BRIDGEPORT—Bishop Frank J. Caggiano has announced new guidelines that will remove most COVID-19 restrictions as the faithful return to in-person Mass.
Those who are fully vaccinated will no longer be required to wear a mask during Mass, and the Churches will return to full capacity without the need for social distancing.
The new guidelines follow the release of the May 10 letter by Bishop Caggiano, Hartford Archbishop Leonard Blair and Norwich Bishop Michael Cote formally lifting the depensation from Sunday Mass obligation and calling all Catholics in Connecticut back to in-person Mass beginning the weekend of May 22, with the Vigil Mass of the Solemnity of Pentecost.
The loosening of restrictions was made possible by recent developments including new CDC guidelines and Governor Ned Lamont’s announcement that vaccinated residents of Connecticut are no longer required to wear masks indoors after May 19th, 2021.
“It is time for us to come home, It is time for us to come together as a family of faith,” the bishop said. “The obligation to come to Mass rises and finds its fulfillment in love,” said the bishop, who issued detailed revised guidelines for the return to communal worship and the reception of the Eucharist,
Bishop Cagginao said the revised diocesan guidelines are meant to answer the questions of the large number of people who are expected to return to in-person Mass over the coming weeks and to clear up any confusion about what to expect. In a memo to pastors and priests, he outlined the following response:
- For those who are fully vaccinated, they are no longer required to wear a mask to attend Mass or any other liturgical or social function held on parish property.
- In an abundance of safety, pastors are encouraged to remind those who are fully vaccinated that they are free and welcome to continue to wear masks if they choose to do so.
- All those who are not fully vaccinated must continue to wear masks when attending Mass or any other liturgical or social function held on parish property.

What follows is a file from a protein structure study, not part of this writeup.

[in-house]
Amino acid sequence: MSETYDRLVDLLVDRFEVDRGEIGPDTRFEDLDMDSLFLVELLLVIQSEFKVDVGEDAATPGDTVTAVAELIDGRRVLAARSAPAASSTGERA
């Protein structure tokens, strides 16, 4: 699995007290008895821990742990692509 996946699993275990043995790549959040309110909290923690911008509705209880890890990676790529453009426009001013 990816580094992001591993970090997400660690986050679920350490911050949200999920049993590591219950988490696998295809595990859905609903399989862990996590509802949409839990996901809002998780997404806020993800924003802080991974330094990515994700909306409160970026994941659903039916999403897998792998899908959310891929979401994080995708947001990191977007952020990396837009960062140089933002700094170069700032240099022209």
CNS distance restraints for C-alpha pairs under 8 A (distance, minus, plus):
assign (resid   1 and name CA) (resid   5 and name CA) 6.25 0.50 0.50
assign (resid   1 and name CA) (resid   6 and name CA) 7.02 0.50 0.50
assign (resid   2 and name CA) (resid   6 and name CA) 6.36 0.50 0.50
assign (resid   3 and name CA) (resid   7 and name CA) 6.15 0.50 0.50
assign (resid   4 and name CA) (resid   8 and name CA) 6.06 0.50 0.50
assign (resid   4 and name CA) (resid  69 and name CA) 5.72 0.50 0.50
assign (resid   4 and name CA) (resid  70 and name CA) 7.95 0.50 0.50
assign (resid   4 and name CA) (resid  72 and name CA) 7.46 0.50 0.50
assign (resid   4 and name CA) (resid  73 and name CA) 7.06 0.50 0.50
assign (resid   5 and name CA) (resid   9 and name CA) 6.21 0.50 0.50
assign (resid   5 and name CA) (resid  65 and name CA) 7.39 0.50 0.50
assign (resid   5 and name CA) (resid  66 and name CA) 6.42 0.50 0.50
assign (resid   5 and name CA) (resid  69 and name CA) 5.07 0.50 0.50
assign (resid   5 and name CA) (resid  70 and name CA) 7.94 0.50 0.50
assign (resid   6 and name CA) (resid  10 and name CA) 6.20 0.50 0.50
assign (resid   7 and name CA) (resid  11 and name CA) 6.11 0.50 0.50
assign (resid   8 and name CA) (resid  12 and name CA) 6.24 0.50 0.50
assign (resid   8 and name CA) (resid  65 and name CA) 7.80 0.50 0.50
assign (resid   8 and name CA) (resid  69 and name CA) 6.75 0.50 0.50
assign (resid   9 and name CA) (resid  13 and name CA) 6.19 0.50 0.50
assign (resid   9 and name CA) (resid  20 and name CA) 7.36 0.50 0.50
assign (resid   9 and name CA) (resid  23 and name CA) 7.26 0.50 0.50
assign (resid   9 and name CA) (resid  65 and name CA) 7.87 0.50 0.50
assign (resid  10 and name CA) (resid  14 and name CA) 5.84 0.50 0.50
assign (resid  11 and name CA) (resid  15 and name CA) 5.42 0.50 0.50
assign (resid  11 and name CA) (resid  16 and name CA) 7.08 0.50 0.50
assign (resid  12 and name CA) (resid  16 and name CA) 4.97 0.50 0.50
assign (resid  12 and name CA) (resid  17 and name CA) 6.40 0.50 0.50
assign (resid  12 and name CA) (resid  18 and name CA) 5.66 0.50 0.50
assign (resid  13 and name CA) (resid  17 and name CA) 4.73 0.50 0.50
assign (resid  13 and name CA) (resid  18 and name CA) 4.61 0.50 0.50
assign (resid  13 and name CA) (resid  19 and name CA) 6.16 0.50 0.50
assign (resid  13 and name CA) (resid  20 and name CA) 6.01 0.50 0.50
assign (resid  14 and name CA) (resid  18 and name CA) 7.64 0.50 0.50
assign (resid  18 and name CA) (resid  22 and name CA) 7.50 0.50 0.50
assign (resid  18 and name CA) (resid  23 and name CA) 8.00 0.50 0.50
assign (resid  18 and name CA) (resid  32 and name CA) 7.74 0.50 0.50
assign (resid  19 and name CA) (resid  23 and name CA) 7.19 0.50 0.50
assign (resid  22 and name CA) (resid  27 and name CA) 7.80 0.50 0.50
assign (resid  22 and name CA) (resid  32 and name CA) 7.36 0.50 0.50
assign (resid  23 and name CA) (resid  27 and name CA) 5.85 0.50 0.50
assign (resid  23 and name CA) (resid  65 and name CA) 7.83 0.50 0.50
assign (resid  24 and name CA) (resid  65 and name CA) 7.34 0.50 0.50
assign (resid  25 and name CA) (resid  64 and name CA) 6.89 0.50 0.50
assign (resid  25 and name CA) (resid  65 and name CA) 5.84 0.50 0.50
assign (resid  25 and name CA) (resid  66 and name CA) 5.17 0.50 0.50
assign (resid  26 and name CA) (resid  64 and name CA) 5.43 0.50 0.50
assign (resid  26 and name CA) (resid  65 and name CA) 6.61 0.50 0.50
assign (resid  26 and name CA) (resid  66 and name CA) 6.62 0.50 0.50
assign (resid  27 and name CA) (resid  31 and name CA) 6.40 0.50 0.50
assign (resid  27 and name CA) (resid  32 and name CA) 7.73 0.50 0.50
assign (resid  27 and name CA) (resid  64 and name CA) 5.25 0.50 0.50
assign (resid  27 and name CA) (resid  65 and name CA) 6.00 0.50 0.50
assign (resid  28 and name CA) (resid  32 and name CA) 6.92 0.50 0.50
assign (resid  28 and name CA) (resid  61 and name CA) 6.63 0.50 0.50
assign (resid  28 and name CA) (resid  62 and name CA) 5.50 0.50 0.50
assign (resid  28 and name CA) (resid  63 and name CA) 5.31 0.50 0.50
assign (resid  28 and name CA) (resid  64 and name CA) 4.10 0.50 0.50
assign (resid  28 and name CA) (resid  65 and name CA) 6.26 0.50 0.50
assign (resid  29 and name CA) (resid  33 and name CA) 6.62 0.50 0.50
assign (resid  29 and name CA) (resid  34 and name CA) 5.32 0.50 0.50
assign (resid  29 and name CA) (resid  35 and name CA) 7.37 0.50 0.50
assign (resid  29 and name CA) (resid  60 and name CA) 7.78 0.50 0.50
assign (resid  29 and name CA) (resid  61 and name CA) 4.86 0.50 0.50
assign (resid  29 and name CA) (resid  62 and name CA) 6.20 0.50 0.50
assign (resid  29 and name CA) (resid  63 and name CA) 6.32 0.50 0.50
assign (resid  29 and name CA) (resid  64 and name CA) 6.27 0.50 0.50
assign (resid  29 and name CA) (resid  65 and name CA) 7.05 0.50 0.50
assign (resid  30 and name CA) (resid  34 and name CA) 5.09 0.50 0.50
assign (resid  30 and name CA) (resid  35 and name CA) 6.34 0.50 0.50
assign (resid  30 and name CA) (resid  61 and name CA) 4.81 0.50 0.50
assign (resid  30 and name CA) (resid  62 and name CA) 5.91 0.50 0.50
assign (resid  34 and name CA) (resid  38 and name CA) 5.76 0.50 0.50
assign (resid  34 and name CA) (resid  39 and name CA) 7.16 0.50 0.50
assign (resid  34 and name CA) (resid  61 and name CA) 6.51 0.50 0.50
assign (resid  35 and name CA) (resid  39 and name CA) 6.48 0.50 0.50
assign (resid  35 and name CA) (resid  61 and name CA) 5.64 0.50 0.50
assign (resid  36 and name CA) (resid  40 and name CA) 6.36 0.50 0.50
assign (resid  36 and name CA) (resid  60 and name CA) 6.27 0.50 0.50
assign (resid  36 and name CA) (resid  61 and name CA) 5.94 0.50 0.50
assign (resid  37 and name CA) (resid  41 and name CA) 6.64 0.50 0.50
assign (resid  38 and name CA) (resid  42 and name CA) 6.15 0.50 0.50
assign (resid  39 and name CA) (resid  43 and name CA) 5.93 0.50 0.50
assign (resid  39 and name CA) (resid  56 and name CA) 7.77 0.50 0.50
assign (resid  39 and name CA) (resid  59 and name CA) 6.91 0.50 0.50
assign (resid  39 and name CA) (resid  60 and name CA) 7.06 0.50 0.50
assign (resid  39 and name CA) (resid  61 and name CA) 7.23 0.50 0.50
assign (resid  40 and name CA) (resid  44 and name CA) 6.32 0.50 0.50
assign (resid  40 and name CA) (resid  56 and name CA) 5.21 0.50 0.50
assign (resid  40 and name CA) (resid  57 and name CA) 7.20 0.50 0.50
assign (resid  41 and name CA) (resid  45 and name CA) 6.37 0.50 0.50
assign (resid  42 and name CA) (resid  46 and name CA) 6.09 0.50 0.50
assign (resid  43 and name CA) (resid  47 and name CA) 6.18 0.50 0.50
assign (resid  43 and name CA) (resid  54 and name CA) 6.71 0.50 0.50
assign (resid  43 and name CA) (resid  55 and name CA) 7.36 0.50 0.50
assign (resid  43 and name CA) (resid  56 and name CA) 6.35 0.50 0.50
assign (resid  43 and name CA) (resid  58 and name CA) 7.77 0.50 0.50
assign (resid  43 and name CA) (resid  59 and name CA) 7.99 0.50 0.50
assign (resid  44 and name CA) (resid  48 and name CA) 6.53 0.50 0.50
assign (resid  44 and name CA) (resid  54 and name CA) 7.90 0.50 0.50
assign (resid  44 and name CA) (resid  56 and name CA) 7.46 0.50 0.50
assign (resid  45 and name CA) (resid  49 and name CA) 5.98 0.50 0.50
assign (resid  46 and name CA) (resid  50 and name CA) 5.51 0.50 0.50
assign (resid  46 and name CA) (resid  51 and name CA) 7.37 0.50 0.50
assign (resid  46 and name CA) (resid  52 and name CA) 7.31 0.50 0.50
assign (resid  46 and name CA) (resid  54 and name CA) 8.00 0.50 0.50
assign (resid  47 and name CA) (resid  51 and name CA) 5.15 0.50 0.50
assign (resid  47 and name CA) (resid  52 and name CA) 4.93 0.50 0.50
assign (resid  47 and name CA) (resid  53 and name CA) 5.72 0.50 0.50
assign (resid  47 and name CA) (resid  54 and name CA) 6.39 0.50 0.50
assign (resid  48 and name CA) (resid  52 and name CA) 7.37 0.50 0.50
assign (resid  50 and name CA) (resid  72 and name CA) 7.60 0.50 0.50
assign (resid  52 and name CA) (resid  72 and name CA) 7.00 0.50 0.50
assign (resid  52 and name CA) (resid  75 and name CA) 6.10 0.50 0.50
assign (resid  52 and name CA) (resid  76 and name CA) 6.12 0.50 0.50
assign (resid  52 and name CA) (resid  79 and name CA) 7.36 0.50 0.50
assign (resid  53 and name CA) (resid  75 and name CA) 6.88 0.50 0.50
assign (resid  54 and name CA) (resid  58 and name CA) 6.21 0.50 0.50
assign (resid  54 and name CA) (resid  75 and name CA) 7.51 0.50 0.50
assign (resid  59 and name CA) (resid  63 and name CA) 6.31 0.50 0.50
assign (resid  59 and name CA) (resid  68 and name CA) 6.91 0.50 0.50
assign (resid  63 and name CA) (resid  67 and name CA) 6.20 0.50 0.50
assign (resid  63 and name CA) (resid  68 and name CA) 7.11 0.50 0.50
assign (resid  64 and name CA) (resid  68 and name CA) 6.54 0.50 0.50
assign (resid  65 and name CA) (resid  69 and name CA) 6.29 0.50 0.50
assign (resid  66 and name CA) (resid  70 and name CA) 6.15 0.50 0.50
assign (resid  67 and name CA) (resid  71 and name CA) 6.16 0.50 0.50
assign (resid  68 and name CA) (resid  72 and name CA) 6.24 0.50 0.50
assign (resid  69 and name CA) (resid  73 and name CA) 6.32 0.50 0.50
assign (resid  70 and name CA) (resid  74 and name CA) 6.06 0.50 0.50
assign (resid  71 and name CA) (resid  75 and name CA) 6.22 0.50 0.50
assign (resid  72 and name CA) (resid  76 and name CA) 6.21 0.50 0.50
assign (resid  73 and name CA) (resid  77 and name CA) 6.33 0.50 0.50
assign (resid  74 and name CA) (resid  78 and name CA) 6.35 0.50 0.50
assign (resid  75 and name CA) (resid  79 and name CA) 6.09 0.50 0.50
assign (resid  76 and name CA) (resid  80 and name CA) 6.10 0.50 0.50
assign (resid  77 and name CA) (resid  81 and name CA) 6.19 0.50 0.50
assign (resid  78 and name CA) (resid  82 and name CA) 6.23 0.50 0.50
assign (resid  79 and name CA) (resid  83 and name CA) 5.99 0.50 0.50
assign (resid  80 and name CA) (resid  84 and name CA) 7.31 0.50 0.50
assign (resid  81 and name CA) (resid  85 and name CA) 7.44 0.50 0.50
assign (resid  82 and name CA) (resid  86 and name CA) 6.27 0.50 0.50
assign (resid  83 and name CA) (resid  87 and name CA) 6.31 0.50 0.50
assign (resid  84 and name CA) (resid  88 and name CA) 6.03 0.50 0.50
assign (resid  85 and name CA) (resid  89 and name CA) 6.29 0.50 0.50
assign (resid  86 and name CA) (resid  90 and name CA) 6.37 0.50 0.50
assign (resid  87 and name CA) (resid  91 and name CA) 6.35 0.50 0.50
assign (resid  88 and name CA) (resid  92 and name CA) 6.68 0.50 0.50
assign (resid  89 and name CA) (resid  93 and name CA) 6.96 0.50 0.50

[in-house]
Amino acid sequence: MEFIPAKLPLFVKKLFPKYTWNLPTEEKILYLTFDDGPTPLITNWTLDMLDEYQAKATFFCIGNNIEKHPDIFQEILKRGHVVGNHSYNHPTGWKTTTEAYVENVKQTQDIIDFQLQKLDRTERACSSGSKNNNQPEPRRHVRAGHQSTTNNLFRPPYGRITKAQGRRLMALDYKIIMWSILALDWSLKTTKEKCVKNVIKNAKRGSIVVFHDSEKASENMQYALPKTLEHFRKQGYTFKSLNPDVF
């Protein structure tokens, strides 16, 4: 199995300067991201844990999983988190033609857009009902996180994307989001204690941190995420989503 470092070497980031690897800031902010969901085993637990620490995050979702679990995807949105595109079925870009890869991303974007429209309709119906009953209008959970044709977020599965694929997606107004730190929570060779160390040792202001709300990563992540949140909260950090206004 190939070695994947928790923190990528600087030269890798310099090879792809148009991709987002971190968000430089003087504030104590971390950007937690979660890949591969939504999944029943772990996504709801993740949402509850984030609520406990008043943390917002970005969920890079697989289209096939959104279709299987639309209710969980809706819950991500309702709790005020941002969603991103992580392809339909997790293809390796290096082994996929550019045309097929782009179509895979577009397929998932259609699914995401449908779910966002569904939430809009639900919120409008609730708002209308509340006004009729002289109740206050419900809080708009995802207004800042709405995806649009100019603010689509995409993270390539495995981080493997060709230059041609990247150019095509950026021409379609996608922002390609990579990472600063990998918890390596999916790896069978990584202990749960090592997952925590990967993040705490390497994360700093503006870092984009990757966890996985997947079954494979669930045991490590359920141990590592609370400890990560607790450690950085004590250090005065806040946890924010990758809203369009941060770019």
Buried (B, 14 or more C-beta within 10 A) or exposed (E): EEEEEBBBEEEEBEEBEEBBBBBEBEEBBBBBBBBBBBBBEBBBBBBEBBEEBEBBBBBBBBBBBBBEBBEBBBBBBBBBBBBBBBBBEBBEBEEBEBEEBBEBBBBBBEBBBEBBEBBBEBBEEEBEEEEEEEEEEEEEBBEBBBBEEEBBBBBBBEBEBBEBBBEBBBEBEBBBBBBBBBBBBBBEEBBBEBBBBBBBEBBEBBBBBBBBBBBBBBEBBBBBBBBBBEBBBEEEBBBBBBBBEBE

The bishop noted that while there is no way for the diocese or a parish to enforce the mask requirement for the unvaccinated, he asked pastors to remind parishioners that this obligation “is borne from our commitment to protect human life, transcends the mandate of the state. It flows from our very belief in the Lord of life, who commands us to protect, defend and respect all human life, from natural conception to natural death.”
Among the highlights of the new guidelines, parishioners will no longer have to register for Mass, and all pews will be available for seating because social distancing is no longer required by the state. The congregation will also be able to join in singing.
Communion will only be distributed under one species in the form of the consecrated host and may be received either in the hand or on the tongue based on the choice of the communicant.
Confessionals may return to full use though proper ventilation is strongly encouraged. Likewise, social distancing will no longer be required at weddings and funerals, and outdoor Masses will be permitted to continue throughout the year.
On the weekend of May 22, the faithful will also notice the return of Church of Missals in the pews, printed bulletins, along with holy items, cards, and books. The exchange of the sign of peace is optional. If parishioners exchange of the sign of peace, then it is recommended that the sign of peace must be a non-contact gesture (bow).
In announcing the end to most restrictions, the bishop emphasized that the diocese will not drop it guard of the hard earned progress to protect lives. Churches will be sanitized, He has also made it clear that those who are already sick, who need to quarantine and have other serious health conditions, and their caretakers are excused from the obligation.
The new guidelines are reflect the success of the vaccination effort, which have led to decreasing hospitalizations throughout the state.
All Parish or Private functions must follow state guidelines, and there are no additional restrictions for these events beyond what the state mandates.
The CDC defines a person fully vaccinated 2 weeks after the second Moderna or Pfizer shot and 2 weeks after the single Johnson & Johnson shot. It is still recommending wearing masks in crowded indoor settings, specifically buses, planes, hospitals, prisons and homeless shelters, but fully-vaccinated people can resume activities without wearing a mask or physically distancing, “except where required by federal, state, local, tribal, or territorial laws, rules, and regulations, including local business and workplace guidance.”